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Co-development of technologies of the future

Globally, technology and innovation are both extensively recognized as powerful tools to address and combat climate change. Technology transfer and associated financing have been critical demands, particularly from developing countries, for more than two decades of climate negotiations. This was a critical element in the 26th Conference of the Parties, with developing countries including India calling for a deal for development that is just, equitable, people-centric and planet positive 

Published on 18 May 2022
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Ghosh, A., Harihar, N. and Jain, P. (2022). Co-development of technologies of the future. Stockholm+50 background paper series. Stockholm Environment Institute, Stockholm.

Technology transfer is paramount for development, particularly for low- and middle-income countries (LMICs) to accelerate their expertise, experience and equipment related to advanced, innovative industrial products and processes. Effective technology transfer could help countries secure national supply and reduce their dependence on imports, and advance several Sustainable Development Goals (SDGs), including SDG 3 (Good health and well-being), SDG 7 (sustainable energy for all), SDG 8 (Decent work and economic development), SDG 9 (Innovation, industry and infrastructure), SDG 13 (Climate change) and SDG 17 (Global partnerships). Moreover, technological transformation plays a critical role in meeting global ambitions for climate change, curbing emissions via access to mitigation technologies and building the necessary resilience for countries, cities and communities via access sharing of adaptation knowledge and methods.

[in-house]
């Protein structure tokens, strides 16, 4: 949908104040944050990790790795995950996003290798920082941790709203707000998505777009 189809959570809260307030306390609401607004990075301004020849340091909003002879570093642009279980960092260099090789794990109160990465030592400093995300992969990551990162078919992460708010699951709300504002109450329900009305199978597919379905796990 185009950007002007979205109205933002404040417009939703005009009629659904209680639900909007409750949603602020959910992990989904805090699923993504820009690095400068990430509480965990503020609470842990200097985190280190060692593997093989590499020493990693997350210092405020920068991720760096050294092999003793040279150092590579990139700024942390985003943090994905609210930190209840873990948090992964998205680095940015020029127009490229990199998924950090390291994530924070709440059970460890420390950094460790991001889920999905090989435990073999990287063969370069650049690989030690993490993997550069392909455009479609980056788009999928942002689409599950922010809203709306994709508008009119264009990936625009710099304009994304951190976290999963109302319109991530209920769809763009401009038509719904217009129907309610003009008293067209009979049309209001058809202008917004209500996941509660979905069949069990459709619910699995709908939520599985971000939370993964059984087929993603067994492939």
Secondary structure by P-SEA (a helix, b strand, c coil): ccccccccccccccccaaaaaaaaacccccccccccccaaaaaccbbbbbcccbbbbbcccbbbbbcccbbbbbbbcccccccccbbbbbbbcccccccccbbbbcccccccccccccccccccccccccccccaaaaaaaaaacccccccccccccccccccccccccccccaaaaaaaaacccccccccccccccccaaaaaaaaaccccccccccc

Transfer of advanced technology is a challenge for developing countries and emerging markets. It is critical that new or existing technologies are locally adapted, inculcating the challenges and the opportunities for the country. For instance, in countries with a lack of cold-chain storage, how can vaccines be stored in sub-zero temperatures and transported in warm and tropical climates? Given this, it is important that technology development conducted for the global stage must involve multidisciplinary teams and research and development (R&D) that recognize such challenges. 

Despite decades of discourse on technology transfer and collaborations, there is still limited understanding of the factors responsible for successful technology transfer and partnerships. Hence, to explore how technologies of the future should be co-developed, it is imperative that we first understand how current technology transfer and collaborations in critical sectors have fared so far. This paper analyses three key research questions on technology transfer, collaboration and co-development to reimagine a new global technology order. 

  1. Has technology transfer delivered on sustainable development?
  2. What are the different types of emerging climate-friendly technologies and associated uncertainties?
  3. What are the modalities for successful technology co-development? 

This paper is part of a series that supports the Stockholm+50: Unlocking a better future report.


Download the background paper / PDF / 986 KB

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